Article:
"Congress, under pressure from the credit industry, took a system that wasn't broken and didn't fix it," said Cass Weil, a Minneapolis bankruptcy attorney who has routinely represented companies trying to get borrowers to make good on debts. "If anything, they made it more difficult."

One of the main concerns among critics is the increased cost. Previously a bankruptcy filing cost about $500 to $600 in attorney's fees. After the law, because of increased paperwork and liabilities for attorneys, that fee more than tripled, with many attorneys now charging between $2,000 and $3,000. Minneapolis bankruptcy lawyer Curtis Walker has a line of invisible people at his door, among them Allison, who can't afford to file. They're not counted on anyone's official score card of the consequences of reform.

Take Brian and Lola Dornseld. Brian, a sales rep for Schwan's food delivery service who works largely on commission, has seen his income plummet as his customers cut back in the current economic downturn.

"I worked 14 hours yesterday and made $90," he said. And earlier this year, when Brian had heart bypass surgery, the Dornselds lost more than half their income for three months. They relied on credit cards and installment loans to put food on the table. The Maple Grove couple, who make about $50,000 a year, owe $40,000.

The Dornselds quit making payments on their credit cards and other debts in July and planned to file for bankruptcy.

"I felt a sense of relief," Lola said. Then they visited a lawyer and learned they had to have $1,800 up front to file. "The relief disappeared."

They know it may be well into next year before they have the full fee. Meanwhile, they've disconnected their telephone to avoid a flurry of calls from lenders who dial every day.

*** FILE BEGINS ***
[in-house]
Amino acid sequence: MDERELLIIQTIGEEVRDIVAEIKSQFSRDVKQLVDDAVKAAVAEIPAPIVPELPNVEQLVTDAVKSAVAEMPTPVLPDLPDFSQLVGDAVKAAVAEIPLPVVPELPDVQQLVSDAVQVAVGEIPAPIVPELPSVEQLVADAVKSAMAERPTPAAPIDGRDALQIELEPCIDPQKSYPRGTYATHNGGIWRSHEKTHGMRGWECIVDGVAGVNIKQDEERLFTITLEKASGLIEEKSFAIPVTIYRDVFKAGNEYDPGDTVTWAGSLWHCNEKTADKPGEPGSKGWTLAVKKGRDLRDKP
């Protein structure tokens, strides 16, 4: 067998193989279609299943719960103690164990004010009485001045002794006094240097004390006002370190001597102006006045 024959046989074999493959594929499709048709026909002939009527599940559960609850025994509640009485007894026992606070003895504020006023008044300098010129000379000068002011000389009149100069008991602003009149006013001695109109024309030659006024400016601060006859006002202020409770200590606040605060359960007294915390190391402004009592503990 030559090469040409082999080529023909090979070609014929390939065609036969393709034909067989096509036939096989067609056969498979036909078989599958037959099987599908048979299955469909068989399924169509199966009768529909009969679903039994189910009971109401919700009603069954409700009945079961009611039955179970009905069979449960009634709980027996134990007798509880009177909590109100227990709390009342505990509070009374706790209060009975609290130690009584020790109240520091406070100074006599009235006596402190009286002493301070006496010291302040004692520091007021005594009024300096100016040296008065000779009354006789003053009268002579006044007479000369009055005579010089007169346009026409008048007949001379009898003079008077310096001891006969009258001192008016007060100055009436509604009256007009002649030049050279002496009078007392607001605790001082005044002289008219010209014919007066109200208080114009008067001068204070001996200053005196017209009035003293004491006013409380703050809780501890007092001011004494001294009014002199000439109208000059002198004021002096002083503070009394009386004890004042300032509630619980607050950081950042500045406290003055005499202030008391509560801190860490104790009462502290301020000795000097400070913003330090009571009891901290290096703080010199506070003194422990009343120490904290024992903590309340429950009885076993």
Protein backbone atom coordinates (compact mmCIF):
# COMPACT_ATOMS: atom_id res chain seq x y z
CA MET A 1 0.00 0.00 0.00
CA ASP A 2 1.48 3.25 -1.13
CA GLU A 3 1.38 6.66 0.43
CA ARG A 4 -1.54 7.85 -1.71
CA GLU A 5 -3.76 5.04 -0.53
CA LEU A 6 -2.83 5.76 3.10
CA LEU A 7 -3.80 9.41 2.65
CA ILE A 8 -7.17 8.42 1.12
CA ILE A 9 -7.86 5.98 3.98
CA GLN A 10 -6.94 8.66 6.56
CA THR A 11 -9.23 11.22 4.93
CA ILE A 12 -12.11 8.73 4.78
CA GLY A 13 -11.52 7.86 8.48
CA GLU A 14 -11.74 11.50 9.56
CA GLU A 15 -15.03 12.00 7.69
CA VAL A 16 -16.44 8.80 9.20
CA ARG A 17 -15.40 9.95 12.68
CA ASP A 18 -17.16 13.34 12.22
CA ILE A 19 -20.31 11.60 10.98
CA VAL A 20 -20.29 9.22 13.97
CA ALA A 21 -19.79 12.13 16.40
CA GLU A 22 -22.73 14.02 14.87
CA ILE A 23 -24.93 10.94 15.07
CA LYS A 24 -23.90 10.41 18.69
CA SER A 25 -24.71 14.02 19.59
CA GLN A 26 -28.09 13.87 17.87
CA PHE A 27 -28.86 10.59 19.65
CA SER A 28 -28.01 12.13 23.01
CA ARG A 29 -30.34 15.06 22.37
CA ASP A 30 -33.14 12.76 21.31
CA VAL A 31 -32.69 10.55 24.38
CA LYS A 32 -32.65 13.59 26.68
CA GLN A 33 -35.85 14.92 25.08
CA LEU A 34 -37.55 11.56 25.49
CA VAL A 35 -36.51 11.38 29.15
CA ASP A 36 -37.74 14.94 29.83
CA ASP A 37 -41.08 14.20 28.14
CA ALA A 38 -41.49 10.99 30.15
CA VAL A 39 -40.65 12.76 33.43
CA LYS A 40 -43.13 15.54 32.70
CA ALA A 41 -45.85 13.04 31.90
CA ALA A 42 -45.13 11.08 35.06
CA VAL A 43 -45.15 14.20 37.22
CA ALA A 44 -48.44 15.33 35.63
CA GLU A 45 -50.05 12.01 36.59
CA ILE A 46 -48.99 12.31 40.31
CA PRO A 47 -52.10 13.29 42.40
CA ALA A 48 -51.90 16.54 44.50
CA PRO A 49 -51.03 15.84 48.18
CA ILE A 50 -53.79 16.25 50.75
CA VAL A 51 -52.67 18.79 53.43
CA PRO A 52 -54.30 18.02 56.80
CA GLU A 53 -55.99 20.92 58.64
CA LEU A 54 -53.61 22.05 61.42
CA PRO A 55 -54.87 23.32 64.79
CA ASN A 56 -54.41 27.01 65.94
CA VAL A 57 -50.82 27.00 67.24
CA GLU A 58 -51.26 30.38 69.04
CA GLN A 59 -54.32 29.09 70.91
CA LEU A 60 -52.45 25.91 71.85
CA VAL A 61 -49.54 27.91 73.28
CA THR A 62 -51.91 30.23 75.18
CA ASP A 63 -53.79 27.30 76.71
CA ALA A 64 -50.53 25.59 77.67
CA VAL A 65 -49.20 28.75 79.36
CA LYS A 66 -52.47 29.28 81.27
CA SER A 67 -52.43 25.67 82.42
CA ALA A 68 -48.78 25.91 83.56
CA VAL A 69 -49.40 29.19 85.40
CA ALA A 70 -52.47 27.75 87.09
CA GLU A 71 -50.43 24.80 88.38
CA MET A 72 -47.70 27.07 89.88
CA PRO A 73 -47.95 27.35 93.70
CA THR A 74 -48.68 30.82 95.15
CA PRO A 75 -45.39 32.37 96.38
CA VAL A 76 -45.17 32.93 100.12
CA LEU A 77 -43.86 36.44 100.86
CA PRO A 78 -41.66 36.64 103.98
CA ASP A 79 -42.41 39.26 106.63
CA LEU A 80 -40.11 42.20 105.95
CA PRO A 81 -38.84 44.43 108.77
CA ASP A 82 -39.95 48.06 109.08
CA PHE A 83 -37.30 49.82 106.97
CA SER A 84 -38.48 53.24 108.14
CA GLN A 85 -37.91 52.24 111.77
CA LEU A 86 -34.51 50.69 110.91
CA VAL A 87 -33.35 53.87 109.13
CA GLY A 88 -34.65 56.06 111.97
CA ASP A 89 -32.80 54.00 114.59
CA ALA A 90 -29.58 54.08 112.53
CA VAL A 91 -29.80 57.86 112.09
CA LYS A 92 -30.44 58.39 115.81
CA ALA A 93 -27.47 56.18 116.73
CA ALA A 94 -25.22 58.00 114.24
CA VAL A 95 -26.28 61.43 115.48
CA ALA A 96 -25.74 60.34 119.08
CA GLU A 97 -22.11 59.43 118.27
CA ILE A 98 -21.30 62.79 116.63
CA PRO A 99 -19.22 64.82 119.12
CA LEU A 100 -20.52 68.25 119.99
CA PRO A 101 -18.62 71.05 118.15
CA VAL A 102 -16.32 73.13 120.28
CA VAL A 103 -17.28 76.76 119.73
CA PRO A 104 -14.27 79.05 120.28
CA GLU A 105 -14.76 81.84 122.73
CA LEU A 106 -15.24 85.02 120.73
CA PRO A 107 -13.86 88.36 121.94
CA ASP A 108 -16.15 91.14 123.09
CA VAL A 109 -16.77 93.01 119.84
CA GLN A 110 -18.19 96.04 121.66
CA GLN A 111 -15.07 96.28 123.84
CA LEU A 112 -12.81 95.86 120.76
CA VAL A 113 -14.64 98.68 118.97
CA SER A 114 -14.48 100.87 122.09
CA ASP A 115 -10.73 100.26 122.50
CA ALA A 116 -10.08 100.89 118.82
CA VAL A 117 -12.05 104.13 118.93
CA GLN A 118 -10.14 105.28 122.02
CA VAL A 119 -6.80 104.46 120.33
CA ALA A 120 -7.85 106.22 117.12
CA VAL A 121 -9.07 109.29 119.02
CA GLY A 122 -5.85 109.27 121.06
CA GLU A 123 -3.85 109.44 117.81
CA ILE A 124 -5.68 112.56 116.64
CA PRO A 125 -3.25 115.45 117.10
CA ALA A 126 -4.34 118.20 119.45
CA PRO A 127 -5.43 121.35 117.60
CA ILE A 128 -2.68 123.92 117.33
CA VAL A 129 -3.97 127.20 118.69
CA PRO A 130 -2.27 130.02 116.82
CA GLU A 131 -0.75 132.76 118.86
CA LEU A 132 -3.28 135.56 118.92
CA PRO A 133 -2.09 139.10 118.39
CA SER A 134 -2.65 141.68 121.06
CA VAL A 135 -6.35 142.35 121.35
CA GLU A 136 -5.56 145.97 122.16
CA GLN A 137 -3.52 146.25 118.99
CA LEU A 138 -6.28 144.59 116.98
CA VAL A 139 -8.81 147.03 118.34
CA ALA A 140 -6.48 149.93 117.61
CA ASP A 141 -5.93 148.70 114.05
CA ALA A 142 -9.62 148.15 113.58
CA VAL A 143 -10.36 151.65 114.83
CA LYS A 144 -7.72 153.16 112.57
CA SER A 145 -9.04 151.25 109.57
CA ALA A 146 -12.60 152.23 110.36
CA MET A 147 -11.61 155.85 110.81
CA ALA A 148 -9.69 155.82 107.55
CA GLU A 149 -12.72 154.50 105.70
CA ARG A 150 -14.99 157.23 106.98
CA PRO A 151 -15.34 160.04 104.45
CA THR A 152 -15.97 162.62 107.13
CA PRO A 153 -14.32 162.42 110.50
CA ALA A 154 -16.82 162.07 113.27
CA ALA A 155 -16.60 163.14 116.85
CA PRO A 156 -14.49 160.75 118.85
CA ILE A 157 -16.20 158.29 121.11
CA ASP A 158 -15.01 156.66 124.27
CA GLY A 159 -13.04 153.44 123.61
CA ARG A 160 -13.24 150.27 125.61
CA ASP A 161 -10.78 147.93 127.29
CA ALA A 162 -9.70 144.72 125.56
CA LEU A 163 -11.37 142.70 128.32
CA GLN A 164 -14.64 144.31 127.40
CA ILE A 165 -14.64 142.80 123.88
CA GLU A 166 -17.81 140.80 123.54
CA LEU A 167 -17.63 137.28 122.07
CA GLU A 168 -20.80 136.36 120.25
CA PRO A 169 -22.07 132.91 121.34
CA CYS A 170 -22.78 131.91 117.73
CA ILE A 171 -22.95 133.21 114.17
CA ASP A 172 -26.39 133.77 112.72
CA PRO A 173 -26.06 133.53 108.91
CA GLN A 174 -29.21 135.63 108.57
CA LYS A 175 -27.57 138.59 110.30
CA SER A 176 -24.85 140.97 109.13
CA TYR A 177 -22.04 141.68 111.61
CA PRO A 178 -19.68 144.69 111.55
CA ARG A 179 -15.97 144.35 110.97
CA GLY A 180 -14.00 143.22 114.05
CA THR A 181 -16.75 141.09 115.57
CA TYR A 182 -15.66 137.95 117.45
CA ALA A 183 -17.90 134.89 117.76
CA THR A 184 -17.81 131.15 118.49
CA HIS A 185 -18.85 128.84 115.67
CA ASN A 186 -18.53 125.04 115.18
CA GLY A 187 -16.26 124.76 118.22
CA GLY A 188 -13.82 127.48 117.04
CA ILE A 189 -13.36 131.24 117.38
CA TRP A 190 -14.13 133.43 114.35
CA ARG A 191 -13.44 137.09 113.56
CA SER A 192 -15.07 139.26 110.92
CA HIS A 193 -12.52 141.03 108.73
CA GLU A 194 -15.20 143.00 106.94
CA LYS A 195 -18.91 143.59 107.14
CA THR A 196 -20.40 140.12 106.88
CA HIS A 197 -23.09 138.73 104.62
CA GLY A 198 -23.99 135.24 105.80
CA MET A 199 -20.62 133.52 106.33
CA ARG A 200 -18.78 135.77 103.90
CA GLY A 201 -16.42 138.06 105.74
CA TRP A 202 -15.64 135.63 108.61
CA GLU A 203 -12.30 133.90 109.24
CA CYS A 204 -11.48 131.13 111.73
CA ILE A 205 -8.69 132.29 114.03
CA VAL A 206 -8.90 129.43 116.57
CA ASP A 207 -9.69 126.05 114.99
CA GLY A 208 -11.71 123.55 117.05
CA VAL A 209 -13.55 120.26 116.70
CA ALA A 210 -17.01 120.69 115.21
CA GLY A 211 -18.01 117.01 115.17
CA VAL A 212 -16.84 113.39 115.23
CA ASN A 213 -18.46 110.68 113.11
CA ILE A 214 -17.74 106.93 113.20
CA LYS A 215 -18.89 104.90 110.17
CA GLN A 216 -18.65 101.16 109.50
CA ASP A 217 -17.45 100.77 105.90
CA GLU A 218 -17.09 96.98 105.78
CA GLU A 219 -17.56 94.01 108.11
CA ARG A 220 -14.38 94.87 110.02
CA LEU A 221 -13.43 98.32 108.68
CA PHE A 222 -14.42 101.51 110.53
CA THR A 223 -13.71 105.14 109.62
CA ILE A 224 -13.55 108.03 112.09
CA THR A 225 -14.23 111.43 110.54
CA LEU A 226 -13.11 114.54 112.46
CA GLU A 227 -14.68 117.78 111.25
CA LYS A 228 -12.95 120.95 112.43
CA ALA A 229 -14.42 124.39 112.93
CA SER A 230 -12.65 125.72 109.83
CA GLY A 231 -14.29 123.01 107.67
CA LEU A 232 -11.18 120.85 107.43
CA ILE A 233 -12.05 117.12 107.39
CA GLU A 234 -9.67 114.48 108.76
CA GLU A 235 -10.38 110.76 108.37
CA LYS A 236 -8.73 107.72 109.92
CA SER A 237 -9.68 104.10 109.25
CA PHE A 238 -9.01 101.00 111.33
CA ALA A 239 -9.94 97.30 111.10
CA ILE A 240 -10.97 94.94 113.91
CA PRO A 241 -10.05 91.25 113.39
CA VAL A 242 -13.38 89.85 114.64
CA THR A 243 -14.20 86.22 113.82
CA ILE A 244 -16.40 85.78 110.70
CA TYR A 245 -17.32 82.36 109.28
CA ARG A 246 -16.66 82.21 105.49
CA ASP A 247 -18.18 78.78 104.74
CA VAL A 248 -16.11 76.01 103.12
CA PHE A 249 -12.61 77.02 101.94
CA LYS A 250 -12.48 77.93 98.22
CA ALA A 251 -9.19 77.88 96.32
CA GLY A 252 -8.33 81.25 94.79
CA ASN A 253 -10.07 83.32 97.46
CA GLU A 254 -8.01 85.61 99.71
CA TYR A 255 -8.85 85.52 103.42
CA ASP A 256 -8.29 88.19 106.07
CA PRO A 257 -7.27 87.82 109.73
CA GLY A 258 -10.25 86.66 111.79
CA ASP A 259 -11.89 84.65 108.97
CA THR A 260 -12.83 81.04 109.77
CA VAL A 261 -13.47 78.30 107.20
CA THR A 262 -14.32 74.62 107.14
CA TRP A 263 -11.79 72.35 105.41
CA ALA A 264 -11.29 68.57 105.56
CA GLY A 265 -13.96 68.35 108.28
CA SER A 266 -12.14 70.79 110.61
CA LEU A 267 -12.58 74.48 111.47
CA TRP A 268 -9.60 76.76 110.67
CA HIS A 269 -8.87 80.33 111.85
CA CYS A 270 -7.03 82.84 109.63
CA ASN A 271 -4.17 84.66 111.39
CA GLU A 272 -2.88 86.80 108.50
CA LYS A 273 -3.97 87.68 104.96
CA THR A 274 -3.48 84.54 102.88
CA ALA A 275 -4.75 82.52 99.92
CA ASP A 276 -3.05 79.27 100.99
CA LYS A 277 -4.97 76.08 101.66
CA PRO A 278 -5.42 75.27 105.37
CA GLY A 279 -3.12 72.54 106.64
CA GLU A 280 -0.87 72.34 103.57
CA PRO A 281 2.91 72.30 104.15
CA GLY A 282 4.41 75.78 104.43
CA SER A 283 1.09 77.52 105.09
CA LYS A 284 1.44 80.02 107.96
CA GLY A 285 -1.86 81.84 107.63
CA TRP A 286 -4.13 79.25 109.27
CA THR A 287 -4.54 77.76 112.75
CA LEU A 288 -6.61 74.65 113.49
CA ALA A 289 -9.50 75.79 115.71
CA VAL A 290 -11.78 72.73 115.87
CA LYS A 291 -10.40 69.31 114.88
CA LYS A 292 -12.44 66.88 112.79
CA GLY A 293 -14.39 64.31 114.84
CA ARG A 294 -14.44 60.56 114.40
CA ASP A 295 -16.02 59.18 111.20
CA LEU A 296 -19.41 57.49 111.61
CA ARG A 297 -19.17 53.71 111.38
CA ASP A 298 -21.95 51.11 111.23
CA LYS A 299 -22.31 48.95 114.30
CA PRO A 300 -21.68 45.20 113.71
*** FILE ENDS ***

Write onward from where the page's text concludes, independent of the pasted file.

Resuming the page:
Cheaper to lose the house

Others question whether the law inadvertently contributed to the foreclosure crisis still sapping the American economy. Academics are starting to speculate that a sizable -- but uncalculated -- number of Americans have decided to walk away from their home through foreclosure, rather than try to salvage it through bankruptcy.

The revised law "reduced the ability of homeowners to use the bankruptcy code to restructure their finances and stay in their home," concluded a recent study by David Bernstein, a U.S. Treasury economist whose research was not prepared for the agency.

The forces behind falling home prices are complicated, of course. Consumer miscalculations about what they could afford, rising payments from adjustable-rate mortgages and outright fraud all played a part.

But Bernstein says the debt-ridden avoiding bankruptcy -- either because of its soaring cost or perceived new hurdles to qualify -- have raised the number of home foreclosures.

"Many households who might have sought the protection of the bankruptcy court under the old bankruptcy regime are now simply walking away from their financial obligations or choosing to sell their homes," he wrote.

Adding meaning

Under the new law, creditors were supposed to have more leverage forcing borrowers into Chapter 13, a form of bankruptcy where debtors end up paying off outstanding loans over a period of years. In Chapter 7, debtors leave bankruptcy with a clean slate.